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How To Design A Considerate Garden

Living within close proximity to other residents, with property lines and garden spaces, can often lead to an underlying tension. Tree branches can lean themselves across fences, untidy gardens can compromise the quality of one’s view, and noisy activities can ruin a peaceful period. This is a shame because there is a great and positive prospect for communities, as well as a harmony that comes from connecting with your neighbours.

Achieving this connection, however, is not always impossible. In fact, with a few basic considerations, your home and garden can prevent such frustrations from happening altogether. To show you how, we’ve put together a list of the best ways to create a garden design ideal for neighbourhood harmony.

Shared Earth

While fences and hedges may divide our properties, we must remember that the earth upon which our gardens lie is shared. This is important to remember because how we treat, or neglect, our garden soil can eventually impact our neighbours too.

Fast-growing plants, such as brambles and bindweed, can spread themselves across large patches of land in a matter of weeks, especially if the weather has been particularly accommodating. If these plants are left unchecked, they will not only spread into neighbouring properties but will also affect and overwhelm other plants too. So for the sake of your neighbours’ landscape, keep on top of your weeds!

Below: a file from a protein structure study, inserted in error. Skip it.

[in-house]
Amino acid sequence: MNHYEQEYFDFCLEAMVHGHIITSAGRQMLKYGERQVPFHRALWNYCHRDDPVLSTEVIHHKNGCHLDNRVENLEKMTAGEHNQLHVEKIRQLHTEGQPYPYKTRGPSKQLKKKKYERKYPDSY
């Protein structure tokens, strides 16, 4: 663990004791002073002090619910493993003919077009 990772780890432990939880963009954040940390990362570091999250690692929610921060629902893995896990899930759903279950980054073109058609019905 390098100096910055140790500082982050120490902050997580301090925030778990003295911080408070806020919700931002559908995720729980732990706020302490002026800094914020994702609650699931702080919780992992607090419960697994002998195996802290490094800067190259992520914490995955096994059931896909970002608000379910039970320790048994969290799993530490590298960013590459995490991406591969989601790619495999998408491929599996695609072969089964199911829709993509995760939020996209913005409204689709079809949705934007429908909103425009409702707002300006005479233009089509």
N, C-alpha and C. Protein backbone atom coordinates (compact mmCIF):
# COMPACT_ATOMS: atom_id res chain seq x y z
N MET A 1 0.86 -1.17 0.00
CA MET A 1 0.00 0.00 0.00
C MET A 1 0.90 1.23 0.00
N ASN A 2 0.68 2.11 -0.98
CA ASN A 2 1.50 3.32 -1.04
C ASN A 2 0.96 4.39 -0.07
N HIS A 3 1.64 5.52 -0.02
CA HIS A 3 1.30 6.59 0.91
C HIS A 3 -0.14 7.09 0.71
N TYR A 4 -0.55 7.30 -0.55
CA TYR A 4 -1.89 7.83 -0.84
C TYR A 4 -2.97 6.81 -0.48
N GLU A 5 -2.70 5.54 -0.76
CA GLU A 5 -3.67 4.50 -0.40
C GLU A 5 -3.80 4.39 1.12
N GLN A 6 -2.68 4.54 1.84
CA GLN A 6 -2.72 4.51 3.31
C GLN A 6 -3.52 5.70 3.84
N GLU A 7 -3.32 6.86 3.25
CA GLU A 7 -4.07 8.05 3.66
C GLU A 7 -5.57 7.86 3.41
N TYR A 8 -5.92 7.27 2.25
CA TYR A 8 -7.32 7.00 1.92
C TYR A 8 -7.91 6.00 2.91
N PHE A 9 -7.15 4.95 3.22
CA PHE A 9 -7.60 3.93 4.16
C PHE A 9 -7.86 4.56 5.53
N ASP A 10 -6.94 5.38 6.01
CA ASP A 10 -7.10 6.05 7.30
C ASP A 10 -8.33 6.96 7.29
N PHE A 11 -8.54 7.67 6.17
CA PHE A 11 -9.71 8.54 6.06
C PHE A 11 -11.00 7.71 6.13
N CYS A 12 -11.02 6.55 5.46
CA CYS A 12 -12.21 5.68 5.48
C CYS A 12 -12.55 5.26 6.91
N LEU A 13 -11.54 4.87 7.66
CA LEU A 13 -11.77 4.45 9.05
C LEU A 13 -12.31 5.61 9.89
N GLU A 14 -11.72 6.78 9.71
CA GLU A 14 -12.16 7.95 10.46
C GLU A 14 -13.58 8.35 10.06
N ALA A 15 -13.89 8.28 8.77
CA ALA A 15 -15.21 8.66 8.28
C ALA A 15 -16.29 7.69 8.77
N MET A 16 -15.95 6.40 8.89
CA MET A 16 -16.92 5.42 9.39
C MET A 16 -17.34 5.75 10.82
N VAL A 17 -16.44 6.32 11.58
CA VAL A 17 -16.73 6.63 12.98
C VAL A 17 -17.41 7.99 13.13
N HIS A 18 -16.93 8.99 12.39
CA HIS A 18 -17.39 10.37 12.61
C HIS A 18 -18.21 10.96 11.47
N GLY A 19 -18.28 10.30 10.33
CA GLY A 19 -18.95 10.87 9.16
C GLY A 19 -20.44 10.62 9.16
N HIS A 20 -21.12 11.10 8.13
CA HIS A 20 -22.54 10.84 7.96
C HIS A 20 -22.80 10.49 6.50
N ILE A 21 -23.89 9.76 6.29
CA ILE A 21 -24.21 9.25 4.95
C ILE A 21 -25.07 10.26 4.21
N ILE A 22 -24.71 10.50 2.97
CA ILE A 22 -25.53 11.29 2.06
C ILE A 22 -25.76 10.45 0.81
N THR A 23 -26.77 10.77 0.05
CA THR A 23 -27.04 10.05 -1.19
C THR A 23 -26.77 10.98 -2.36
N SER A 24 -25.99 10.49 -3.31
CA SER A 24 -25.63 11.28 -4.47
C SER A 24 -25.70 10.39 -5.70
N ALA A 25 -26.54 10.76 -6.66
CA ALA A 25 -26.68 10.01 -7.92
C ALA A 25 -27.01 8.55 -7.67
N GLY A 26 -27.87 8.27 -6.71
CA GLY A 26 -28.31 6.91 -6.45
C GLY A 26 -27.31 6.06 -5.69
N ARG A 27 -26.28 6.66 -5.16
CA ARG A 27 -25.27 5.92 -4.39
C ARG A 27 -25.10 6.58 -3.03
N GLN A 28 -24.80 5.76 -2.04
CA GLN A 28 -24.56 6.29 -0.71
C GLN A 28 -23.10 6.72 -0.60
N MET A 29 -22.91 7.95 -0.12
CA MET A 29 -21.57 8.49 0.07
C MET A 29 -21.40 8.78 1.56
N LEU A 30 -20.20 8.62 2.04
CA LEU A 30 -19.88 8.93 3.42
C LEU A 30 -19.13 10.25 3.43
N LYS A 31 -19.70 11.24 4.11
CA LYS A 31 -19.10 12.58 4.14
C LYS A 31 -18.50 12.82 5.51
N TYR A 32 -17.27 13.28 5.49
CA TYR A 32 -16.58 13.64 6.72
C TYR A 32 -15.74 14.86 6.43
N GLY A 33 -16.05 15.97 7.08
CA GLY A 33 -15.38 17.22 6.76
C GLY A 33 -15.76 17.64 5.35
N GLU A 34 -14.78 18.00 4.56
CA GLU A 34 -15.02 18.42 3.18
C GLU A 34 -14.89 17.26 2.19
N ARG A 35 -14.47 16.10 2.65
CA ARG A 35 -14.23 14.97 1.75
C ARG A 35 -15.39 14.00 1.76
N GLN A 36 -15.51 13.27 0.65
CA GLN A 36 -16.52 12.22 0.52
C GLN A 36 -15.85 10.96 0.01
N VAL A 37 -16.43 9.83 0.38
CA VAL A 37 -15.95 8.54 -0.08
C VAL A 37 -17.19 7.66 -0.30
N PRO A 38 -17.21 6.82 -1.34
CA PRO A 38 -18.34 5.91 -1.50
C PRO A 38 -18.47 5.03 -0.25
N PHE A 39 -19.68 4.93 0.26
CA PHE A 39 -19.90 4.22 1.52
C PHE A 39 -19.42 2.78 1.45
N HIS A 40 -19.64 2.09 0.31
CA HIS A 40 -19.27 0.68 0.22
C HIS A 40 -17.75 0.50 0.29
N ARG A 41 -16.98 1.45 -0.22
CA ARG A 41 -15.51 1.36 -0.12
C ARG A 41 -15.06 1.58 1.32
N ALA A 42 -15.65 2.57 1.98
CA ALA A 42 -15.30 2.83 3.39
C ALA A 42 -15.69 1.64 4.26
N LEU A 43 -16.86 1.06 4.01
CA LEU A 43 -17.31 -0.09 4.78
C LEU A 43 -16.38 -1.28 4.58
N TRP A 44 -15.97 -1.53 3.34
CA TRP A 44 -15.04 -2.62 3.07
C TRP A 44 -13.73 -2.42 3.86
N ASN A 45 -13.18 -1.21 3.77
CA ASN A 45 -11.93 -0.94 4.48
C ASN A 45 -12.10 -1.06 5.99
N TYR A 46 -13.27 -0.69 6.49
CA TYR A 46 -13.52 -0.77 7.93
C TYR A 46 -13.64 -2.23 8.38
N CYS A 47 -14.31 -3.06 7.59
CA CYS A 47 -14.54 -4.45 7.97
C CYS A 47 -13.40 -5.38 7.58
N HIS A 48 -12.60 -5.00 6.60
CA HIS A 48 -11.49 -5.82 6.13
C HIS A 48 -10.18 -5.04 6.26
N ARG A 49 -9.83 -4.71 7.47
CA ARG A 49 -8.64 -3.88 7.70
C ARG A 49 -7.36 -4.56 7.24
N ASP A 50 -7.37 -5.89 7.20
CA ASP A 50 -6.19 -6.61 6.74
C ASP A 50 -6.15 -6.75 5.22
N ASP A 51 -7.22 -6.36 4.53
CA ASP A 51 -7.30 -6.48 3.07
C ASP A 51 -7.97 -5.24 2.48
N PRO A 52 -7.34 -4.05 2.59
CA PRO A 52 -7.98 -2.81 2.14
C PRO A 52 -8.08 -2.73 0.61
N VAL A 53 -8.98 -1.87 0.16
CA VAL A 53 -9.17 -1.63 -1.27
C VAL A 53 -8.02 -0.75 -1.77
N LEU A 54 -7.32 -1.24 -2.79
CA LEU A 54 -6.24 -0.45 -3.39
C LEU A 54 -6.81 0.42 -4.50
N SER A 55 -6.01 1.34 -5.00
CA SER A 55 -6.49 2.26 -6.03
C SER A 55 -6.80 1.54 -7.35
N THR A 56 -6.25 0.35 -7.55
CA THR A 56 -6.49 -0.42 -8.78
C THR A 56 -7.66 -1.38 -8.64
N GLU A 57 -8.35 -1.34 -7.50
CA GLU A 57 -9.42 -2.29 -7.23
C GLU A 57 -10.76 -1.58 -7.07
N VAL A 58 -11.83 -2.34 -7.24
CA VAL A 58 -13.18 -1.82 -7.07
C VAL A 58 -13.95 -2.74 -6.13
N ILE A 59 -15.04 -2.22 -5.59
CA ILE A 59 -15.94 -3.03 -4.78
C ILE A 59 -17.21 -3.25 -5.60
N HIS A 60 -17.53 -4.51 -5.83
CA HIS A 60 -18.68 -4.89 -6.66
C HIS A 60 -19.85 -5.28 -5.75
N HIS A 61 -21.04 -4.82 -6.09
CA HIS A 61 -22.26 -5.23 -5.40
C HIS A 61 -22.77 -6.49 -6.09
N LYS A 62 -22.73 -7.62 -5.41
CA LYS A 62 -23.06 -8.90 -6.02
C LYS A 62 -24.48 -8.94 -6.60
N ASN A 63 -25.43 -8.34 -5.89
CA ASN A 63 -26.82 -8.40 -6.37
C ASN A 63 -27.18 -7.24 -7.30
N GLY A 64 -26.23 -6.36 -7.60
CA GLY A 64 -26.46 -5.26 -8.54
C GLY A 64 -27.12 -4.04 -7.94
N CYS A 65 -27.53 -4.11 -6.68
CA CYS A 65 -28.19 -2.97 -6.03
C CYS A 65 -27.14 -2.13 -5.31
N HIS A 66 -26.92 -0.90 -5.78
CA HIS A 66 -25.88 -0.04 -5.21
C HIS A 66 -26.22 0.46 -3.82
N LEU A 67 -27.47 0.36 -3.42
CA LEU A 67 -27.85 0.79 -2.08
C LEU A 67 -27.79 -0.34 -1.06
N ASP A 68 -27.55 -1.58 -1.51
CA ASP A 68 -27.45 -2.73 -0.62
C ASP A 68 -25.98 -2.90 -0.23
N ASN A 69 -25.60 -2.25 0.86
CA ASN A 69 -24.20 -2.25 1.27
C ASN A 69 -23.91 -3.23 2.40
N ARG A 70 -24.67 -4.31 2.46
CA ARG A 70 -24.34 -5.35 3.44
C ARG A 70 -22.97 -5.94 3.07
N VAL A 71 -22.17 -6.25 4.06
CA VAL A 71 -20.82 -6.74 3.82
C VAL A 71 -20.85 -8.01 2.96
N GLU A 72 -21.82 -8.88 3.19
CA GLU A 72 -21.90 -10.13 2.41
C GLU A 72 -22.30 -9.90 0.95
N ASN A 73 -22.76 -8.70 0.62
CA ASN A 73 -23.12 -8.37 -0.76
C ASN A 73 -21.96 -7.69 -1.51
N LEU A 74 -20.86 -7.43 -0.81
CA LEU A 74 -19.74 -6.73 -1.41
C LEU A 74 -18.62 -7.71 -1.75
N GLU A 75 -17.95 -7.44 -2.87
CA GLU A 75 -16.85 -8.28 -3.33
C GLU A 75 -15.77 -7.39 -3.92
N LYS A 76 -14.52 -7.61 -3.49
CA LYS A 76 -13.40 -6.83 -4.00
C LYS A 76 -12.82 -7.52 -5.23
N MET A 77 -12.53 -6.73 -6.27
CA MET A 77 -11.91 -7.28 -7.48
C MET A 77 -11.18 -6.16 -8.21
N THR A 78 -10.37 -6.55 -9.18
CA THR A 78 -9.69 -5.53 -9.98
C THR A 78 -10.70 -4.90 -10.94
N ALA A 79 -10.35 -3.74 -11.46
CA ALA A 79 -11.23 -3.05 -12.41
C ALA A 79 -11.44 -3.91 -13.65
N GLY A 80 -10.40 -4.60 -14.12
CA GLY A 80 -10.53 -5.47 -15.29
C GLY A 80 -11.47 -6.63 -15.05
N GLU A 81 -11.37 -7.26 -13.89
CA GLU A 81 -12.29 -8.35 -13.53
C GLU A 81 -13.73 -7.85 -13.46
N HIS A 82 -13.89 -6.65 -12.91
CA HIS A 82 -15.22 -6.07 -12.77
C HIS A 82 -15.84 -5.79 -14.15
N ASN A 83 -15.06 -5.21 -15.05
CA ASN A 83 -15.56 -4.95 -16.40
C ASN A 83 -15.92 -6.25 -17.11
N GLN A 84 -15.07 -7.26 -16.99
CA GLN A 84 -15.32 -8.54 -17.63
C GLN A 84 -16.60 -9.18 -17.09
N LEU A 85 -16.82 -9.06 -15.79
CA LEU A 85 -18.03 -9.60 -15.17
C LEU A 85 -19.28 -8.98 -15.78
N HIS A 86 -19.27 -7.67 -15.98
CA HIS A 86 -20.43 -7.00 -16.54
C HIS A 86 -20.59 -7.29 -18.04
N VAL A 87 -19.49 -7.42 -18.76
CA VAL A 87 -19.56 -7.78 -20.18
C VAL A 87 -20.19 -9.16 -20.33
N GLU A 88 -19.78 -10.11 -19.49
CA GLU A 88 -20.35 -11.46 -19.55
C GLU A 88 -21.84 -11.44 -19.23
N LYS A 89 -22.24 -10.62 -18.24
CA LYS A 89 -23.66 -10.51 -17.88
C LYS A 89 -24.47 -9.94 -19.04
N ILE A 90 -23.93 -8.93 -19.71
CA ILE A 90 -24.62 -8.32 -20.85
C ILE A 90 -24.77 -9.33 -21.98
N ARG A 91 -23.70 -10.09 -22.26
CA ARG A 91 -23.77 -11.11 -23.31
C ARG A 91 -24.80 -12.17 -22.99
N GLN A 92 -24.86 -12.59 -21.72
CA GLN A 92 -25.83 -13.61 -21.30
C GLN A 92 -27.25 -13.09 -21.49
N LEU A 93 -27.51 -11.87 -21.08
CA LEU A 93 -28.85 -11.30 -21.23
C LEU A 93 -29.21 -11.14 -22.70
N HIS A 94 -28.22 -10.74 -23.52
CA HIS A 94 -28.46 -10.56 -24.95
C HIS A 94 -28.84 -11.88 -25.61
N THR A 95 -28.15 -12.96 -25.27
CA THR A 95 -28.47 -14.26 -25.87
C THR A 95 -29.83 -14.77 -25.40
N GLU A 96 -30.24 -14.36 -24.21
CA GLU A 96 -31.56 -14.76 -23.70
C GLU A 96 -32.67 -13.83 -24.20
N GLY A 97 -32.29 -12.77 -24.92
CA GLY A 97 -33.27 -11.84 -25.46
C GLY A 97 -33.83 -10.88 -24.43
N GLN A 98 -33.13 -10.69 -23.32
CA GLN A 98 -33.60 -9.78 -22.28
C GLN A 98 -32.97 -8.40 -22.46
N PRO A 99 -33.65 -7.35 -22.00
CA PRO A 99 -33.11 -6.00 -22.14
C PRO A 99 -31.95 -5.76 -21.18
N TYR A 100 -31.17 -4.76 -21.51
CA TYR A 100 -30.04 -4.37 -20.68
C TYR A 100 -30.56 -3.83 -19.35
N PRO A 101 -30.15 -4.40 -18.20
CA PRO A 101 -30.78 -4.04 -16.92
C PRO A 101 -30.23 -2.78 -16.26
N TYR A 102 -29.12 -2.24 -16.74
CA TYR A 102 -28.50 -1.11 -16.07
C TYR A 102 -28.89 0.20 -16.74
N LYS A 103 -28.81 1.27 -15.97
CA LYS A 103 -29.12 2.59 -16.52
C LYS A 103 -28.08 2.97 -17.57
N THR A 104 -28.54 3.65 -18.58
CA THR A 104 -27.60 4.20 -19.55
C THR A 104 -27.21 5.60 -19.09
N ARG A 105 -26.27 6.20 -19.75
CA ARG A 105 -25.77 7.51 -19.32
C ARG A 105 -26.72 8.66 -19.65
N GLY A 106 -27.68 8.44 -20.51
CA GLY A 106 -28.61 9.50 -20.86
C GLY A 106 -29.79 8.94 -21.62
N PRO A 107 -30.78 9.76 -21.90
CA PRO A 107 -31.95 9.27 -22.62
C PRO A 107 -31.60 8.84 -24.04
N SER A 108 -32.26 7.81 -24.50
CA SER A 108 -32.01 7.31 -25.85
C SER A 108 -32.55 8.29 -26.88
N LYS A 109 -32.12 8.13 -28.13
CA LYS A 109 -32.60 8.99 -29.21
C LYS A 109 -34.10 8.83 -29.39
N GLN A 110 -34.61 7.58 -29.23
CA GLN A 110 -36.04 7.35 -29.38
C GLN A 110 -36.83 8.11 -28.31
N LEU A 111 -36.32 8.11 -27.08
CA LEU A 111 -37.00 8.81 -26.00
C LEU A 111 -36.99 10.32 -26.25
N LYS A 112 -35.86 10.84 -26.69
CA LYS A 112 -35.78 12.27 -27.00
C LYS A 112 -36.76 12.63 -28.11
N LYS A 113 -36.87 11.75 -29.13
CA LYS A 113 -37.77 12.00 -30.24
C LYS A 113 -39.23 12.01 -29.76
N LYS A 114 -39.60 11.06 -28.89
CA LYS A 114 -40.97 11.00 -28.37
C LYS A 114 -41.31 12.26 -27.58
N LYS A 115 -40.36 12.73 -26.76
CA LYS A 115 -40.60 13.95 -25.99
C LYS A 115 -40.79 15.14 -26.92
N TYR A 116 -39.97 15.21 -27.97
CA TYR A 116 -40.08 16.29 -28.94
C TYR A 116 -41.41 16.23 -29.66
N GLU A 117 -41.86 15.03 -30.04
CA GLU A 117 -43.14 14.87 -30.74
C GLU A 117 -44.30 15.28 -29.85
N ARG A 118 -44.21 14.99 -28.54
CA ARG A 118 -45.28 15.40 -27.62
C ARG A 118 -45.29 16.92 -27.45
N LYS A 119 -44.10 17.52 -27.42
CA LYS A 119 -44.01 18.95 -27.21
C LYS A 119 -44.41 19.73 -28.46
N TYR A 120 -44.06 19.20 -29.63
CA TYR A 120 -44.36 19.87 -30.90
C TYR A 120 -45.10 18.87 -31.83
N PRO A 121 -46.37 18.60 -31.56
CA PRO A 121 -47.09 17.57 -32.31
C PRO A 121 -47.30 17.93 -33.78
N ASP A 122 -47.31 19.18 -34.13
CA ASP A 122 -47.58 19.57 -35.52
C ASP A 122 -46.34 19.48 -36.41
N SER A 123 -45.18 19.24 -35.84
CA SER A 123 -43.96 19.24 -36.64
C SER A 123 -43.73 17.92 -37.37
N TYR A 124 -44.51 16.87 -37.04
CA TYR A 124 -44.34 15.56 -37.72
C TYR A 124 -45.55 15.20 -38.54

Deter Deterioration

External garden assets like our outdoor seating and sheds are subject to worsening, especially in extreme weather conditions. Our standards for decay, such as rust and rot, might be more lenient than our neighbours and, if not given the right consideration, we can prompt onlookers to feel uncomfortable at the state of our garden’s appearance.

Purchasing high-quality garden furniture and upgrading your garden shed, or altogether replacing it with a decadent log cabin, is not only a great decision for your property’s value but also for your neighbours’ vista.

Grow Together

Sharing produce that you have grown is both a kind gesture toward your neighbour, as well as one that encourages their investment in your own garden space. If, for example, your potato crop is abundant or your herb selection plentiful, then your neighbours will be all the more excited.

Considered Design

A distinct garden aesthetic might be something you’ve always wanted and, while nothing should prevent you from embracing a design that you dream of having, it should be viewed from the perspective of others too. Certain designs that are growing in popularity, such as the No Mow movement, lead gardens to become both beautiful and a home for wildlife. Unfortunately, welcoming creatures to your own garden seldom keeps them from entering others.

Keep this in mind when designing new features, such as ponds and compost facilities, since the risk of pests is not only limited to your own property. Other stylistic choices, however, such as colours of paint, might be a little more difficult to enjoy diplomatically.

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